The general rounds will be held on Friday March 8th, 2013. Each team will argue at least two times, at the minimum once as claimant and once as respondent, in the general rounds.
The Competition Committee will publish the timetable for the general rounds on the moot website by March 1st, 2013. Each team will receive the outline of the opposing teams for the general rounds by February 25, 2013. The Competition Committee reserves the right to make any last minute changes, which may be necessary due to circumstances beyond the Committee's control.
The Competition Committee will provide the tribunal with the rules of the competition, the problem, any clarifications, analysis of the problem, and an oral evaluation form. The tribunal will also be provided with the outlines of each team participating during the general rounds.
5.3 Duration of Presentation
The oral presentation of each team is thirty minutes. The team must allocate the time equitably so that each team member speaks for the same amount of time (+/- 2 minutes). At the beginning of the hearings, teams should announce the time allocation to the panel, including any time to be reserved for rebuttal and sur-rebuttal.
5.4 Argument Outline
In the first oral hearing, advocates are expected to only use the arguments they have already submitted in writing or to justify any noticeable deviations from them. After the first hearing, however, the speakers may modify their arguments.
In the general rounds, no member of an Arbitral Tribunal may judge a team arguing for the same side in a subsequent hearing. Arbitrators are also expected to simulate a real arbitration, including maintaining independence and impartiality. Though possible conflicts of interest between the arbitrators and participants may arise without the previous knowledge of the Competition Committee, the Committee assumes no risk, except that the arbitrators will act with impartiality if they cannot be reassigned.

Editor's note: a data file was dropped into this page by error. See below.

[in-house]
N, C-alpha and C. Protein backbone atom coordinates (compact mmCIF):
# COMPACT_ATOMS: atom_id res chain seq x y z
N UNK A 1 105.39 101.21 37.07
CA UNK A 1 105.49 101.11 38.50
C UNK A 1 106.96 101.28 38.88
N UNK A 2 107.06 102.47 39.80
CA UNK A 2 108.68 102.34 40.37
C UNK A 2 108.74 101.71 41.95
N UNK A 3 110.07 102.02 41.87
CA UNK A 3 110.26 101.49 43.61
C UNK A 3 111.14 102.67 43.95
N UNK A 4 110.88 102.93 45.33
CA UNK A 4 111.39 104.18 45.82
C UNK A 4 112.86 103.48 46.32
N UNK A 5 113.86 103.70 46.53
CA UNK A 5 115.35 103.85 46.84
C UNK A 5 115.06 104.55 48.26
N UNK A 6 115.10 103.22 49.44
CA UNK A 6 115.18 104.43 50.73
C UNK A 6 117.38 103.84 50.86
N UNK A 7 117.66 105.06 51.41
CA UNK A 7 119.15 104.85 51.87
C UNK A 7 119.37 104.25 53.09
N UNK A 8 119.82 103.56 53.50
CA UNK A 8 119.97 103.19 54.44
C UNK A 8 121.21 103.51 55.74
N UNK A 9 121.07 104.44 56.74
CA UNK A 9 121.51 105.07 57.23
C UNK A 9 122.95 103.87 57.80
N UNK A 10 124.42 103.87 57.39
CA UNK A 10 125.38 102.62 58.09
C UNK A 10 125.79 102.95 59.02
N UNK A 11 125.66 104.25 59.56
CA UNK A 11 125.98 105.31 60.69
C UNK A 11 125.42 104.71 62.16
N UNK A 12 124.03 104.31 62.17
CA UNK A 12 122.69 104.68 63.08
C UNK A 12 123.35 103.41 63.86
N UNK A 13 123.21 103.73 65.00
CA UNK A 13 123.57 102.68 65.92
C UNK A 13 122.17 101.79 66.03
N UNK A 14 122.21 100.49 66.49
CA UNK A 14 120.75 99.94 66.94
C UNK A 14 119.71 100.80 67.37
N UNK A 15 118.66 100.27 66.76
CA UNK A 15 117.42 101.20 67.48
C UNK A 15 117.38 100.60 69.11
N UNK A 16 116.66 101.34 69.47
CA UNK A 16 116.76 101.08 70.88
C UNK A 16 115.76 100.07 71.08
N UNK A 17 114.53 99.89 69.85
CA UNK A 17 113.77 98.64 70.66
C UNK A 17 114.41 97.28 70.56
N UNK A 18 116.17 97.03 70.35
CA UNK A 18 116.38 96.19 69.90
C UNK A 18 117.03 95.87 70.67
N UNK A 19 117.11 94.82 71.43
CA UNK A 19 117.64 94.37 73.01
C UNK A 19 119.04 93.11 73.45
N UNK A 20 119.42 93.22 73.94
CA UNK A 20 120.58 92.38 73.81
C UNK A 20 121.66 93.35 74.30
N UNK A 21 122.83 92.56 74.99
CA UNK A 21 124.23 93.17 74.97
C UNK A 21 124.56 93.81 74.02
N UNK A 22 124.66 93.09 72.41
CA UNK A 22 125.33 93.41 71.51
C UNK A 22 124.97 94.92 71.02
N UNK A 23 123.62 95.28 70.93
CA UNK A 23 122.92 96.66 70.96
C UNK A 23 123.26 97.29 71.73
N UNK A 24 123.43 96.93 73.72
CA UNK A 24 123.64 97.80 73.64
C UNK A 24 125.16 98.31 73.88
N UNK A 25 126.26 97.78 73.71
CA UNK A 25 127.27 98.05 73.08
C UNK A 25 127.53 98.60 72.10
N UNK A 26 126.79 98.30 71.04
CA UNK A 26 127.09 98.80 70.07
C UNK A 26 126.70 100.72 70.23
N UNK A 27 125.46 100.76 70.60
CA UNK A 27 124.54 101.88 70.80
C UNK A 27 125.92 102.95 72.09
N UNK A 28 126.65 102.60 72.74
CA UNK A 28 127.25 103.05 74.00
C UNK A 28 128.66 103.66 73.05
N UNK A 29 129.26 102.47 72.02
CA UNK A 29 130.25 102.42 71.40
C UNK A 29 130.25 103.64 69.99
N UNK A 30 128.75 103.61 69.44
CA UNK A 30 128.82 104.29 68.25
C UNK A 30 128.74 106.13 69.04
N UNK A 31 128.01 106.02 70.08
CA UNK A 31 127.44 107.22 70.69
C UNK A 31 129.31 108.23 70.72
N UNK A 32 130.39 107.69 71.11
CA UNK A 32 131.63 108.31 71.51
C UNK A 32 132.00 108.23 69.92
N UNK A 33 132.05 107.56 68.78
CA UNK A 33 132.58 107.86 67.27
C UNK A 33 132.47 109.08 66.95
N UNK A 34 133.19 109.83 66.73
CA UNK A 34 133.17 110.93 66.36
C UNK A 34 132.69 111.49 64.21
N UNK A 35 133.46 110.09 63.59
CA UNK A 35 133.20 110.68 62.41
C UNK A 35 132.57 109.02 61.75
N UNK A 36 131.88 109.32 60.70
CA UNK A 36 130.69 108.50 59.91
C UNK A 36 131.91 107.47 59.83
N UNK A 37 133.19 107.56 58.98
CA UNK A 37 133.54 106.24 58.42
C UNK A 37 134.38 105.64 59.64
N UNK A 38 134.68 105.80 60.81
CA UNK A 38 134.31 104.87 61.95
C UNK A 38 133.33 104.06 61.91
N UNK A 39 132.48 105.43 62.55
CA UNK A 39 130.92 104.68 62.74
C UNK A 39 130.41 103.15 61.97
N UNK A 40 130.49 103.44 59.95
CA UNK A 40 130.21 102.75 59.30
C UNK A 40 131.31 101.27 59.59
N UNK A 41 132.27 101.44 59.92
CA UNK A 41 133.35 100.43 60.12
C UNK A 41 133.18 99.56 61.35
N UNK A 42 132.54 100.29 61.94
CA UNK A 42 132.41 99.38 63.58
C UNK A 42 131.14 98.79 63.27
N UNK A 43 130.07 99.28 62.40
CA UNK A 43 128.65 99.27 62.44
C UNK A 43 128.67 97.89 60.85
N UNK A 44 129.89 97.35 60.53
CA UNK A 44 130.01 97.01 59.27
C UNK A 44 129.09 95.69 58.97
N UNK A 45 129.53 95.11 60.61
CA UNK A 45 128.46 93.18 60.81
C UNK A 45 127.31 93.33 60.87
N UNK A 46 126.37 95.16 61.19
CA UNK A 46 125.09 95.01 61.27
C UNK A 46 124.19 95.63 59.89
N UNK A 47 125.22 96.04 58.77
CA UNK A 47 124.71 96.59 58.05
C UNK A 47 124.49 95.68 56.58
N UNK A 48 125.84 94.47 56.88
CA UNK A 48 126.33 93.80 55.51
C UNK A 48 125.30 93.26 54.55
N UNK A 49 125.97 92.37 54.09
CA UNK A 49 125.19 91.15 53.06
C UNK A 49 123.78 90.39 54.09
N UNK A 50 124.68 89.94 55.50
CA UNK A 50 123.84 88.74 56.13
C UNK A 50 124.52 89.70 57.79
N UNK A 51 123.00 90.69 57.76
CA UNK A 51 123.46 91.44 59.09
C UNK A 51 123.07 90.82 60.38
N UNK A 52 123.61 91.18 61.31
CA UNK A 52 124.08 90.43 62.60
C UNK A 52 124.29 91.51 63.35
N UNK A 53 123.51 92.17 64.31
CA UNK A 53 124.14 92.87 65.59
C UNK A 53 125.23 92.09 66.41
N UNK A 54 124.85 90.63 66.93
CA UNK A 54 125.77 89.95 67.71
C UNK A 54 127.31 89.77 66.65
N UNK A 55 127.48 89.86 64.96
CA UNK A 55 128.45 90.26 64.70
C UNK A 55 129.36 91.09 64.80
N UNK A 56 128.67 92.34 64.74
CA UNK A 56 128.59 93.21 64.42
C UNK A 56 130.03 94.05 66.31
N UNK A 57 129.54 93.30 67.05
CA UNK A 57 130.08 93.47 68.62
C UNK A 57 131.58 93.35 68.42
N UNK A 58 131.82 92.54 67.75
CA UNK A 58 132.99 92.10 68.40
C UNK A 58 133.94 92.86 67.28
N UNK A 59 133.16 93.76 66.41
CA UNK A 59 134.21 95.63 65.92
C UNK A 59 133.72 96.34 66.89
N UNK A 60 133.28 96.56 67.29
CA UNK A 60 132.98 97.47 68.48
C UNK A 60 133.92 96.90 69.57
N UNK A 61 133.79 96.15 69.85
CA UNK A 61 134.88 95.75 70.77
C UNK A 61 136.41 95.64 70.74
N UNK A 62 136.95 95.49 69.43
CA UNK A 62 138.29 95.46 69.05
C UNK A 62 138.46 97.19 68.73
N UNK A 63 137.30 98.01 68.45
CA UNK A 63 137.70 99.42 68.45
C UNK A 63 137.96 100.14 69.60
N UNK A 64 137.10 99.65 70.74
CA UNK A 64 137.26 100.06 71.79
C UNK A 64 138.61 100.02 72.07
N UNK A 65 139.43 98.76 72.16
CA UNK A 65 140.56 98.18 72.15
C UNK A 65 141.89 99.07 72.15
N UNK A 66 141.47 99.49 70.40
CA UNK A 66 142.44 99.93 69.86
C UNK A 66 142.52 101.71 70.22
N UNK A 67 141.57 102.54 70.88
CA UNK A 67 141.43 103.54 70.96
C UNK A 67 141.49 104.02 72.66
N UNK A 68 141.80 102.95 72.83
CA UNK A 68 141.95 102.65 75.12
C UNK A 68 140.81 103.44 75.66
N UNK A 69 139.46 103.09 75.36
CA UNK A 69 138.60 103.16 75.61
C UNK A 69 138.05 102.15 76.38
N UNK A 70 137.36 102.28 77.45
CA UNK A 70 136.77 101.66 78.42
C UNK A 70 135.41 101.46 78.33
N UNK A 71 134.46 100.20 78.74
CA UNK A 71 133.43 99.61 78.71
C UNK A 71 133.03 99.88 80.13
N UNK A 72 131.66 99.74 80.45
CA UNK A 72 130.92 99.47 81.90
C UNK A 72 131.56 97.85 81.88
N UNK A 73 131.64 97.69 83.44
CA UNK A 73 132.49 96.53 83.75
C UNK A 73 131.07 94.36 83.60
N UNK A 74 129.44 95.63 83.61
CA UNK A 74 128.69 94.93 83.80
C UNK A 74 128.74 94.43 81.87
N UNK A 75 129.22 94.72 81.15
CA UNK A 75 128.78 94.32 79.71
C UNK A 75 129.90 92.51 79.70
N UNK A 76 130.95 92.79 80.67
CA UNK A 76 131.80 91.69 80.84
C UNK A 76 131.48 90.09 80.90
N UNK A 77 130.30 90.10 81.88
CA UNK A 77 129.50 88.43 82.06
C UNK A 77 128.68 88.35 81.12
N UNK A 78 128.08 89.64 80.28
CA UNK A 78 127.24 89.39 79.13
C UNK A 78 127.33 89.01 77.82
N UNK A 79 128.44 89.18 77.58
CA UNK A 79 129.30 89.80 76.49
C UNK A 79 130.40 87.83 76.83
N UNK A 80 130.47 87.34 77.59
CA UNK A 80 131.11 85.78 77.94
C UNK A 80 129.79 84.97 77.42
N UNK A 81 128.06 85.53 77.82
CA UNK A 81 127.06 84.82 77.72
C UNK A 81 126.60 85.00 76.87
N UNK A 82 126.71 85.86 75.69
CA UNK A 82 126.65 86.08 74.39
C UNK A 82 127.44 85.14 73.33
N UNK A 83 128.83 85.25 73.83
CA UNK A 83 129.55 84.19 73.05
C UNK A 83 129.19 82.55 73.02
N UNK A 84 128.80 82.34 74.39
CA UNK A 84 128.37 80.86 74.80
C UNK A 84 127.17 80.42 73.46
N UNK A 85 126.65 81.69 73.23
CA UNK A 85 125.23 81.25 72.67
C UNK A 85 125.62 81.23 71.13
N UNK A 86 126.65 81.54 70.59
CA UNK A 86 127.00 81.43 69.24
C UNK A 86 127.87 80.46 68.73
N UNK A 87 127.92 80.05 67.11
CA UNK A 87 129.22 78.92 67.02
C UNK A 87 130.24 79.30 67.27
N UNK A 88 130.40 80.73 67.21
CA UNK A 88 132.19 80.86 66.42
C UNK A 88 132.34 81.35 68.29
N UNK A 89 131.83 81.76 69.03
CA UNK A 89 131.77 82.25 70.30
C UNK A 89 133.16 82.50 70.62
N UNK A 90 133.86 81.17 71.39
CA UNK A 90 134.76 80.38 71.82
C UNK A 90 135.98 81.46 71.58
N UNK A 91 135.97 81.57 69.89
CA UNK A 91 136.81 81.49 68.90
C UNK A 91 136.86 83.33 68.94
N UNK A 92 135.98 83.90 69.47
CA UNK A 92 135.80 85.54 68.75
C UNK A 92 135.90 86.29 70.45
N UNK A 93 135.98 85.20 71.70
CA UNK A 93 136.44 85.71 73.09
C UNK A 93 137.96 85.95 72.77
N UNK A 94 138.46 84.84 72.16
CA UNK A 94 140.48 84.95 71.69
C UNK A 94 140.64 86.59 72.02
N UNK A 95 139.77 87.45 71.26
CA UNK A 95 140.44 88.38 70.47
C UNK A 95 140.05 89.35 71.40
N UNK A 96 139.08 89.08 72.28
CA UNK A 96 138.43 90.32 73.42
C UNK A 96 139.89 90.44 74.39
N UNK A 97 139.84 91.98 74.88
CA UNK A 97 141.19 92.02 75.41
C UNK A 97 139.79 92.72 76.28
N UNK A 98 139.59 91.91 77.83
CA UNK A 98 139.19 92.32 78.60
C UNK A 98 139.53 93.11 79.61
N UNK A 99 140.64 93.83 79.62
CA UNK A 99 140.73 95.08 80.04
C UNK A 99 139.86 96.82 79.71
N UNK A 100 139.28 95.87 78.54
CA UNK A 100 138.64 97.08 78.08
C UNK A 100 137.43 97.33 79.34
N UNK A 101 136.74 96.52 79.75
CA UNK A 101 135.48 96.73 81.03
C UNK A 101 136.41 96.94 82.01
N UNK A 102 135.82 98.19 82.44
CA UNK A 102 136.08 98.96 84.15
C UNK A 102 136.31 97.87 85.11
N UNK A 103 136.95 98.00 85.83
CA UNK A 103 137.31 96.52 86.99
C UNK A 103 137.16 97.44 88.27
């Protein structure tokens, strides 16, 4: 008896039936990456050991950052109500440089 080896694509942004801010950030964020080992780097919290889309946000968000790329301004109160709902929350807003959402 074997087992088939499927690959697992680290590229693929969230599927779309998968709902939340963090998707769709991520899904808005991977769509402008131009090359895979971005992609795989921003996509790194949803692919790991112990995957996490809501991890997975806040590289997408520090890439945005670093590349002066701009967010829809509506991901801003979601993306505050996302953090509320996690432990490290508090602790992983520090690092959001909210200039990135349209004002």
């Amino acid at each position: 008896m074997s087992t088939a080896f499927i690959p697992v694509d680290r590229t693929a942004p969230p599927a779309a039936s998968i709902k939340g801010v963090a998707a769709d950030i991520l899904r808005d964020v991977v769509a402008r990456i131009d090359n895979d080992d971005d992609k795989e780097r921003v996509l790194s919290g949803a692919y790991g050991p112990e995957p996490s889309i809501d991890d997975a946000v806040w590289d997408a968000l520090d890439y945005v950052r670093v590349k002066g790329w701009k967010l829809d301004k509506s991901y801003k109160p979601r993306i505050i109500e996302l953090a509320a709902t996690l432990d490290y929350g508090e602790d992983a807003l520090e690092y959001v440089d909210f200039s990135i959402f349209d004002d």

5.6 Order of Presentation
It shall be left to the discretion of the parties in each hearing to determine the order in which the teams will present the case. If there is no consensus, then the arbitrators will make the decision.
Each of the three arbitrators sitting on an arbitral panel must individually assess the oral advocate and each award a score between 0 and 30. This total score reflects the tally of points obtained by each advocate in the following categories: Overall Presentation, Structure of Argument, and Preparation and Familiarity with Material. An advocate can earn up to 10 points in each of these categories, with 0 as the lowest score.
To determine the score of teams, the arbitrators will add the points obtained by both speakers on each team. An Oral Argument Evaluation Form, prepared by the Competition Committee, will be supplied to each arbitrator to further explain each of these categories. The arbitrators will then indicate the winning team on the scoring sheets.
The team with the highest total score will be considered the winning team. In the event of a tie, the arbitrators will award one extra point to the best team to determine a winner.
In order to be eligible for the prize for Best Oralist, a participant must have argued at least once for the claimant and once for the respondent in the general rounds specifically.
5.8 Absent team